If you want to do great things in 2022, don’t make public New Year’s resolutions. Or, I like to say, “resolve to not resolve.”

I know that seems bizarrely counter-intuitive as we face a New Year. Everyone else in the culture is rushing out resolutions for you to read.

Entrepreneur Derek Sivers first taught me of the power of not making resolutions in a TED Talk he gave long ago. 

Sivers cites this data:

“Tests done since 1933 show that people who talk about their intentions are less likely to make them happen. Announcing your plans to others satisfies your self-identity just enough that you’re less motivated to do the hard work needed.”

The psychological path goes something like this: Resolve to be a runner. Tell everybody. Rush out and buy running shoes. Admire new shoes, and brain says “Hey! I’m a runner now.” Thus satisfied, never or rarely ever do actual running.

It’s not that you’re morally defective or lack so-called “will power.” What happens, brain scientists find, is that *thinking* about a thing is exactly the same as *doing* a thing. Right down to a slight release of feel-good dopamine.

By the way, the department stores know this is how our brains work. Pay attention. This month, they put the running shoes, the exercise equipment, the spandex pants right up in the front window. They know that by March that new treadmill is likely to be your most expensive clothes hanger.

So how do we make progress toward our goals this year?

It sounds trite, but as Nike would say, “just do it.” Make some small progress, any progress, every day. And you will get where you hope to go.

This is the heart of what the writers of James meant when he said, “faith without works is dead.” 

Instead of announcing grand goals, be kind to yourself, day by day, and keep your spiritual intentions before you every morning. 

Tim Robbins’ character in the film Shawshank Redemption is Andy Dufresne. Dufresne spends decades in prison for a crime he did not commit. But all during those years, he’s secretly tunneling out, through the walls and underground, using nothing larger than a handheld rock hammer. 

Day by day, he chips away at overwhelming stone. He never quits. He never stops. And! He never tells another soul what he’s doing.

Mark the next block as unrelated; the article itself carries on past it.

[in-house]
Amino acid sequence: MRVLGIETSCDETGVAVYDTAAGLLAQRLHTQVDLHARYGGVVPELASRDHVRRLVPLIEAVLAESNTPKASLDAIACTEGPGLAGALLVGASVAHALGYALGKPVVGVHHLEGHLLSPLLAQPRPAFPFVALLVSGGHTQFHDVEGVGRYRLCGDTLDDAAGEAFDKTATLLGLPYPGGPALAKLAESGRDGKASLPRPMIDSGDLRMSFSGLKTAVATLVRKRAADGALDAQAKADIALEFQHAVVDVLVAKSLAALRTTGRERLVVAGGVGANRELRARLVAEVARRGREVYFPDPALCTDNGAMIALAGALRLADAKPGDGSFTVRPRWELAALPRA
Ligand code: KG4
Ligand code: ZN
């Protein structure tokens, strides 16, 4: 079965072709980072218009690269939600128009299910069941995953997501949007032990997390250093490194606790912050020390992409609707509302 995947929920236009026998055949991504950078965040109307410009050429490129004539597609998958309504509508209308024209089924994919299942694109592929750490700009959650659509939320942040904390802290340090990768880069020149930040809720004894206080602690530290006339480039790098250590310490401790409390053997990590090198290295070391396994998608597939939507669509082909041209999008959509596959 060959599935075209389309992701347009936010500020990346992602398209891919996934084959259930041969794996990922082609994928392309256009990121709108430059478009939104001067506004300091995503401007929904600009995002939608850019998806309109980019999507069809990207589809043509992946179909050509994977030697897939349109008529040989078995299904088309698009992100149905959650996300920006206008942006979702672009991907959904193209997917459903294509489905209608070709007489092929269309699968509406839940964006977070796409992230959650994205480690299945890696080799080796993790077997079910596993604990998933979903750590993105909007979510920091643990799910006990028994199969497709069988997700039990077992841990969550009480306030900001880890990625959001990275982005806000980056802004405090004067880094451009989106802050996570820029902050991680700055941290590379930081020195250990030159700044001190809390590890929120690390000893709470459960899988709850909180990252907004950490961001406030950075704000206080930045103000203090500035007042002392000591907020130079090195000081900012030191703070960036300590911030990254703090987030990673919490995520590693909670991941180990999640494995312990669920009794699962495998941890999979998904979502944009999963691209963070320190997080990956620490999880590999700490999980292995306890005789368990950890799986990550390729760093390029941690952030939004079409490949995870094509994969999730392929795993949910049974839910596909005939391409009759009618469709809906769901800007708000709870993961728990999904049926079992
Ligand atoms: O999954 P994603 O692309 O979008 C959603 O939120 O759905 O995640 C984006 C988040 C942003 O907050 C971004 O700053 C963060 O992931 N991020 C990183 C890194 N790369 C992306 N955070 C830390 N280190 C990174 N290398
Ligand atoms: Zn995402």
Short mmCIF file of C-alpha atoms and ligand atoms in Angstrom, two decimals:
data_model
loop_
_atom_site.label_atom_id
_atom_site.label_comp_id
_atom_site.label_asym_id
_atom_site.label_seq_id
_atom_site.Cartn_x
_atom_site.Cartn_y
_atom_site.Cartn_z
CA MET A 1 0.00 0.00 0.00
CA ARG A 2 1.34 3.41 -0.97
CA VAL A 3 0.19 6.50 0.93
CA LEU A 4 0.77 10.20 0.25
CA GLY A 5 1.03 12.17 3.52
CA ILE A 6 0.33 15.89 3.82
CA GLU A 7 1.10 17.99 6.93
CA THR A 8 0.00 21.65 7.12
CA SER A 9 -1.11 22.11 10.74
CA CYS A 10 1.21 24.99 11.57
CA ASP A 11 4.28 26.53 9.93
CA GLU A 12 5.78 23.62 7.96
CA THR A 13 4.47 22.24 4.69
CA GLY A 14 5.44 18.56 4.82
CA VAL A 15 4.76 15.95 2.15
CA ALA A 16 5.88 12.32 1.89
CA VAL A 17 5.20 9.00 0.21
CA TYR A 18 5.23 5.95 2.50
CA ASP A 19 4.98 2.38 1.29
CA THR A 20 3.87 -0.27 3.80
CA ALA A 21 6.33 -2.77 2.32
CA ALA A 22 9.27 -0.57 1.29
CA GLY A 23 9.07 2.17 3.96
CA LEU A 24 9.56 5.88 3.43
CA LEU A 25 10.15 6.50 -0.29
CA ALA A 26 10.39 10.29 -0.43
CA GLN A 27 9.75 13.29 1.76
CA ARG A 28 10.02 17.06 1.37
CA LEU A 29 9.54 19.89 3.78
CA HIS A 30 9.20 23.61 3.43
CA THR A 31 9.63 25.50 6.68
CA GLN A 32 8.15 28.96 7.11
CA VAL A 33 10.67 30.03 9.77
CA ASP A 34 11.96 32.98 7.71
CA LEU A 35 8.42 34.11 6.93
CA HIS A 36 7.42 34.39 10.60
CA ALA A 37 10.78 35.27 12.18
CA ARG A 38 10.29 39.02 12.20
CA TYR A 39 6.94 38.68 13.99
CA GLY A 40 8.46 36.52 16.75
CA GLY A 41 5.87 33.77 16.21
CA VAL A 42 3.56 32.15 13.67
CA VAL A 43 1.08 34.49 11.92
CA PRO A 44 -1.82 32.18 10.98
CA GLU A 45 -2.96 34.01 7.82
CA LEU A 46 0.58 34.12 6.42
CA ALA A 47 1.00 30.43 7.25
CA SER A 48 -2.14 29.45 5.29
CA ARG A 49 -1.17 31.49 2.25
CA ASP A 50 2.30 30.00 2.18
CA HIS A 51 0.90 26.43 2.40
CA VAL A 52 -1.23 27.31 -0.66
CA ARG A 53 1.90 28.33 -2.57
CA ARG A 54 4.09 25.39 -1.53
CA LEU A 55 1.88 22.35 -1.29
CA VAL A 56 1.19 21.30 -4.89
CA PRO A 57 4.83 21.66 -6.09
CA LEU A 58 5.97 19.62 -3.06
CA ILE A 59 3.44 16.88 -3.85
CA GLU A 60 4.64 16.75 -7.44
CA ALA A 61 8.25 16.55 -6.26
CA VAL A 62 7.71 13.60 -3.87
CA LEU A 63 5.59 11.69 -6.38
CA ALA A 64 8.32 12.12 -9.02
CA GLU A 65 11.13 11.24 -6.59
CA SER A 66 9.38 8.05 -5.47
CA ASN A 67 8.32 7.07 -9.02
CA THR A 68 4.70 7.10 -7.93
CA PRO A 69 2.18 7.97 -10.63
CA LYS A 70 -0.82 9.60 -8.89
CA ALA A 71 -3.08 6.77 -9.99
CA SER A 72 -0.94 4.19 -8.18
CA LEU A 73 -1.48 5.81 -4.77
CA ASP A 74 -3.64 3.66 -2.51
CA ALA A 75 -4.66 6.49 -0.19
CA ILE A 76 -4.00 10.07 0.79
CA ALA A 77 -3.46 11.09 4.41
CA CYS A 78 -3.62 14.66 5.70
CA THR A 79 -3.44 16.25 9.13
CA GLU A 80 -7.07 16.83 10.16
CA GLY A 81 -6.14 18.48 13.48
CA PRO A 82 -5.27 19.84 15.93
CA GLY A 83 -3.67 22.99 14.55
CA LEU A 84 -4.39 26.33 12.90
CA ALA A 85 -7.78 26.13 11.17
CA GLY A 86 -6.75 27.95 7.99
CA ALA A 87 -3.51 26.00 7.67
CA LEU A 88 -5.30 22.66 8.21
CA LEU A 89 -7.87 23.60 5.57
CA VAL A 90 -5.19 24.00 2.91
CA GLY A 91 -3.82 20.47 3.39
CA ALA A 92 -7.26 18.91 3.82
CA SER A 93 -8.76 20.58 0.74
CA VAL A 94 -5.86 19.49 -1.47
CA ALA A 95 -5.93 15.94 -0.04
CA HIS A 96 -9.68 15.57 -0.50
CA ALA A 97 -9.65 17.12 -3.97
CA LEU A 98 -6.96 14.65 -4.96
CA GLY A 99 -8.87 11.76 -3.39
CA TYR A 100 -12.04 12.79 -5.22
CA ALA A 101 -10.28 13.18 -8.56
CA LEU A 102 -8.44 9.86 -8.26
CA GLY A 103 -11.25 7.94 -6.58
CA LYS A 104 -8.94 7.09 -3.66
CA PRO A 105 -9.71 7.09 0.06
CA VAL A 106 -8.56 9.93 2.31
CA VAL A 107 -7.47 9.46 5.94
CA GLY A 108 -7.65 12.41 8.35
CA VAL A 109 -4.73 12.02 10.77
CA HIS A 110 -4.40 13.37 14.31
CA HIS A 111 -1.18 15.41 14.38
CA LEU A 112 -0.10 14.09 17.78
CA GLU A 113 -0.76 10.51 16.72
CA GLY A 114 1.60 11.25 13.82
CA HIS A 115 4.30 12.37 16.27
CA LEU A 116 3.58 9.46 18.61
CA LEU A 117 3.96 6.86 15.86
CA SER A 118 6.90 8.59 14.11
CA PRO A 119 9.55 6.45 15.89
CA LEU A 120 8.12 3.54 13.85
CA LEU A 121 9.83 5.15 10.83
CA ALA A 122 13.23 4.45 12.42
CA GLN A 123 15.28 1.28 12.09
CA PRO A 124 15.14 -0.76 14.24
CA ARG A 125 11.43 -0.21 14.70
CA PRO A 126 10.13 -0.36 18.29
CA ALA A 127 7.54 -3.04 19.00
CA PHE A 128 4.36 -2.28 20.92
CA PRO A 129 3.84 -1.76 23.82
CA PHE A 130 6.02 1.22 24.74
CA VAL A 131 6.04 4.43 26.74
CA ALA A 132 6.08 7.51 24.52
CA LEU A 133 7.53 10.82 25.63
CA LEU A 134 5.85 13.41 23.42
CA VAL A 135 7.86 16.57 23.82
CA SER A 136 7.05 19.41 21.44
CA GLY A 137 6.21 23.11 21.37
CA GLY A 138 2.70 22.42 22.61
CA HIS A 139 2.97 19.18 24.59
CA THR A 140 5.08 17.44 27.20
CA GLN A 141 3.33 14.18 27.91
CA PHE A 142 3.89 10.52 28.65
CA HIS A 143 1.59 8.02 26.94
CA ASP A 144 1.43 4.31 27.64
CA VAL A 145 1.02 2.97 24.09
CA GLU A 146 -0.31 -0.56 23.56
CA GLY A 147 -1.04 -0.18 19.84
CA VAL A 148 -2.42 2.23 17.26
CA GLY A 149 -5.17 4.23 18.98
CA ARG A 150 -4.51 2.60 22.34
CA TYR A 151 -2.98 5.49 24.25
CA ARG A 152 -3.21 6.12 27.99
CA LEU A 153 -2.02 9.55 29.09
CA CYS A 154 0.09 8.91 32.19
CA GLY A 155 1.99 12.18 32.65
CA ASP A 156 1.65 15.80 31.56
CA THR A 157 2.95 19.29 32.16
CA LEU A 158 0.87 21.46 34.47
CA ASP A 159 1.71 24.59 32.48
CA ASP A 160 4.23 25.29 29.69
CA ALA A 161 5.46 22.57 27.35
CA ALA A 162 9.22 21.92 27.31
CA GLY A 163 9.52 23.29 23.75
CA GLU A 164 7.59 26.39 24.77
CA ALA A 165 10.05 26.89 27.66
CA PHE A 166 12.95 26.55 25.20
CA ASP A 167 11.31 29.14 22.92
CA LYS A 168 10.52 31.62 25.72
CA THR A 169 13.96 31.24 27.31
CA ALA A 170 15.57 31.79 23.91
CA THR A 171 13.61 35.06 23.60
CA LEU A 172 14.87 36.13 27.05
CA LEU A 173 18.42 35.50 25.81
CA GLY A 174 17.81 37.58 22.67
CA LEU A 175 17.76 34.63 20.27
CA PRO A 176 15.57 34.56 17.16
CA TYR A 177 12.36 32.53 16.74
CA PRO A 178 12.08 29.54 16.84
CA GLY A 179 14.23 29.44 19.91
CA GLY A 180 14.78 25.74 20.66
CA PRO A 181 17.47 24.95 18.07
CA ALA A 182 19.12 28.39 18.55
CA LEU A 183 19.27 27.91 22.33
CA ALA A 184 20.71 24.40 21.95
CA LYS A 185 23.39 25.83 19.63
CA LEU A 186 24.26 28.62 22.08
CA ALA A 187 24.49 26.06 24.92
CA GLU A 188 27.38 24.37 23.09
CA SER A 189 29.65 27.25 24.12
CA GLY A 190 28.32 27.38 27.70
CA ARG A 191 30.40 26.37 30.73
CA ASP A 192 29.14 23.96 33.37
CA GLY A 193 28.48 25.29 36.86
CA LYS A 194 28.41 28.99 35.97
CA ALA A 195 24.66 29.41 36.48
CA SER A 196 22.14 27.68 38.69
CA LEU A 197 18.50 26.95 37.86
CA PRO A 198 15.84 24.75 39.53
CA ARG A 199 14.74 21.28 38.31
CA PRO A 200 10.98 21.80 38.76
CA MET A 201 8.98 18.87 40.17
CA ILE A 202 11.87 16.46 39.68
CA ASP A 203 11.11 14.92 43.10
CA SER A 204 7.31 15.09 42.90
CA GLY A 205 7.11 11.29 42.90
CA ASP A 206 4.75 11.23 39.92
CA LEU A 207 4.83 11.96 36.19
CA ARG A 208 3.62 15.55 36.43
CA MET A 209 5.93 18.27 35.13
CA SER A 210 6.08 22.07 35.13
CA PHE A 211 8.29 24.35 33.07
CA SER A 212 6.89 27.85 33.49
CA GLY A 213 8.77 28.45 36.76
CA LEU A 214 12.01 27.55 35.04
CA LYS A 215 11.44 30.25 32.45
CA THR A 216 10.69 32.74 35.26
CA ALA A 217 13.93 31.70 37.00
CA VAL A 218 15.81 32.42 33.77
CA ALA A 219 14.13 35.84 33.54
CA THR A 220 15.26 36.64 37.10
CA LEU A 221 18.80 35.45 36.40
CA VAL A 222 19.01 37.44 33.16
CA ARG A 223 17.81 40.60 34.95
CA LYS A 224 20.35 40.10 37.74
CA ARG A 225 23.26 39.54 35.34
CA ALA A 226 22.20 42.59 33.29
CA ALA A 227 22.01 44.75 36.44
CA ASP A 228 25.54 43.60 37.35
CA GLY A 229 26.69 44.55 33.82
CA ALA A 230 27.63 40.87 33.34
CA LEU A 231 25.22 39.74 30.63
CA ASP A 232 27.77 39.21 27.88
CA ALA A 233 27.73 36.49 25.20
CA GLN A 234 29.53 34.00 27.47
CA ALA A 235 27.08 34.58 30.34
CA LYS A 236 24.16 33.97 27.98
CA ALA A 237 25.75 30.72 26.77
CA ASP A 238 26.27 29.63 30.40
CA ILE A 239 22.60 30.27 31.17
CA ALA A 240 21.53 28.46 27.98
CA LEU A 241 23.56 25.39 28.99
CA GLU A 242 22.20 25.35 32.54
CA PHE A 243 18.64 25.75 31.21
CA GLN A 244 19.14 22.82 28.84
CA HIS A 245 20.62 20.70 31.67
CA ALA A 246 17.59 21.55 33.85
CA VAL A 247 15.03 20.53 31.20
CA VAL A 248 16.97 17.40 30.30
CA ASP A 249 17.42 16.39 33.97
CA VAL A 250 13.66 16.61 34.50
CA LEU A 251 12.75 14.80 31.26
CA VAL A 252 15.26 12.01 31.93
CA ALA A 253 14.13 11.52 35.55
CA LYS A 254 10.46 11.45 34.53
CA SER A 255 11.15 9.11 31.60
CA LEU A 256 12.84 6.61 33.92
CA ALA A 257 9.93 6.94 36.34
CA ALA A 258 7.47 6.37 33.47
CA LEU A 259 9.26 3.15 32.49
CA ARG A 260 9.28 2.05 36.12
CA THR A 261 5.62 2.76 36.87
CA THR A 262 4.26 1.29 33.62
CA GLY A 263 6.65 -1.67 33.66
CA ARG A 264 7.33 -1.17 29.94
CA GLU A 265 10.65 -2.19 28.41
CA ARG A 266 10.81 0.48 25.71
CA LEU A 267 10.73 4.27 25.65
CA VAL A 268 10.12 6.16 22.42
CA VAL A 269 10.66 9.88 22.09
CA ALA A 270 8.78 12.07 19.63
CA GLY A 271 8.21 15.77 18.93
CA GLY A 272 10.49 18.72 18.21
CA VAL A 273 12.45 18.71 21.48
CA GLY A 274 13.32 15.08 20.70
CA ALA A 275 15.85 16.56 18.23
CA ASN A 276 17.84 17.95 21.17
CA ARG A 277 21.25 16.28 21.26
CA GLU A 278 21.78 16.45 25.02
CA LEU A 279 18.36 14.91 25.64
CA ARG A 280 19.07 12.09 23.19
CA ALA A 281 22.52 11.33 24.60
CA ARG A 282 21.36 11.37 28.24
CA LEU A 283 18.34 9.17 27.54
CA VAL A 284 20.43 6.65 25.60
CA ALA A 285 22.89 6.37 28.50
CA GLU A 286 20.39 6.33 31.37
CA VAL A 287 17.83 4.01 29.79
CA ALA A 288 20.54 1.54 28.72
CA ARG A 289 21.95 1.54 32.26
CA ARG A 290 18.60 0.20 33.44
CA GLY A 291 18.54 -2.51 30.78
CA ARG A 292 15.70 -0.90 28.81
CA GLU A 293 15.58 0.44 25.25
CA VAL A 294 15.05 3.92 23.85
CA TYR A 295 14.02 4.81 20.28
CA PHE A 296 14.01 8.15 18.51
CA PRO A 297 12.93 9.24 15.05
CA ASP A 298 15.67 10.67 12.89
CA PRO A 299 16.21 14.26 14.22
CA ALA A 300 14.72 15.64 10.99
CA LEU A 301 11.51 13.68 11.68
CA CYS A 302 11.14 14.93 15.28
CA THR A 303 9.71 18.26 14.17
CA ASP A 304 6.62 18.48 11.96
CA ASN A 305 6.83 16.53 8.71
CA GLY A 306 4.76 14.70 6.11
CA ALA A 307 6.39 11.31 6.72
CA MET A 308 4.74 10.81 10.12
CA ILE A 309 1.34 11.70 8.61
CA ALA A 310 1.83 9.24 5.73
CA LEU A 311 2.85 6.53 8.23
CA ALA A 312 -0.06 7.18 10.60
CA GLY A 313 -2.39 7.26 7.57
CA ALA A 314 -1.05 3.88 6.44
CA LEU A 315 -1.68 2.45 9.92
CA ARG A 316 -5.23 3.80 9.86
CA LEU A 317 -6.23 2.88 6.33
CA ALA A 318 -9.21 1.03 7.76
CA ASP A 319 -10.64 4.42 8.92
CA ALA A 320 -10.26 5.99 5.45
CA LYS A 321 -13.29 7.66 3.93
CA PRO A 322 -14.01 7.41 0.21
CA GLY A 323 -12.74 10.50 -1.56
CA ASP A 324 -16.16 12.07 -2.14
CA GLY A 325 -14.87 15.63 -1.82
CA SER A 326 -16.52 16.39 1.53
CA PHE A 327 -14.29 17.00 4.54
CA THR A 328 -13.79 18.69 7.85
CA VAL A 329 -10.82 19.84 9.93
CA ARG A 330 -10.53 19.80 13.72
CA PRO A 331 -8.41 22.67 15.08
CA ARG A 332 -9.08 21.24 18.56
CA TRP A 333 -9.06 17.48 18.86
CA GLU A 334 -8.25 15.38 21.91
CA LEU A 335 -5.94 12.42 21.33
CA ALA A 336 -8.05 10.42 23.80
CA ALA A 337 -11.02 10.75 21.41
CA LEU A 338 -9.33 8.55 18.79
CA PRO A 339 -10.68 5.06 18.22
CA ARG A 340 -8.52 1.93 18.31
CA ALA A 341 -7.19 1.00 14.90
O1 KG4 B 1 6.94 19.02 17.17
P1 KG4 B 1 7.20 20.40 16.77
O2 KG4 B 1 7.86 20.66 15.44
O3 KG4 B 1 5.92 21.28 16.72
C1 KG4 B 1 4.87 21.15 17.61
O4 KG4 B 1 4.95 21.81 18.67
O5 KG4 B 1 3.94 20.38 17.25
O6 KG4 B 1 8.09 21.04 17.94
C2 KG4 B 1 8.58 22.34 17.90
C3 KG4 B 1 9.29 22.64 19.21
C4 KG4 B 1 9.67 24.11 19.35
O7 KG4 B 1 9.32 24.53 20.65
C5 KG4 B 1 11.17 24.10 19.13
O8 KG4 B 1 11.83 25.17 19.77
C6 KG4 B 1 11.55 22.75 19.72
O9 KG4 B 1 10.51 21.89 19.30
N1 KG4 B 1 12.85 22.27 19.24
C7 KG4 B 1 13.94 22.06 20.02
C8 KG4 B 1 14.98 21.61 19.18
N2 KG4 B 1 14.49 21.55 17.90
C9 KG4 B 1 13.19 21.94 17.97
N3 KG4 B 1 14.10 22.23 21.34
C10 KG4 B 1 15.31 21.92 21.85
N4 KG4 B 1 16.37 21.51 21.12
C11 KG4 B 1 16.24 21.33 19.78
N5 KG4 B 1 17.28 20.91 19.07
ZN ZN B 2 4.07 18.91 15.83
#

At one point Dufresne says: “That there are things in this world not carved out of gray stone. That there’s a small place inside of us they can never lock away, and that place is called hope.”

Hope, in the spiritual sense, is always beyond the event-horizon of this world. But, to keep hope, we need small victories along the way. And, if our hope is to do great things, we must allow those small victories to light the path of our future hope, instead of depressing us that we have not traveled farther.

It’s tricky. Too much contentment and self-satisfaction can lead us to believe we are done when we are very much still digging. Too much desire to change now can lead us to believe the stone is too thick, the hammer too small, and that we should never even bother starting.

In the end, whatever goals you may have for 2021, I’m here to tell you that you can do them. As the Psalmist says, faithfulness is like working in a field, every day, not just talking about it.

This year, “resolve to not resolve.” Resolve to just do it.

Lift your tiny hammer and start chipping away. By next year, you’ll be amazed how far you’ve come.

ERIC FOLKERTH is Senior Pastor at Kessler Park United Methodist Church. The Worship section is underwritten by Advocate Publishing and neighborhood businesses and churches listed. Call 214.560.4212 or email sales@advocatemag.com for advertising information.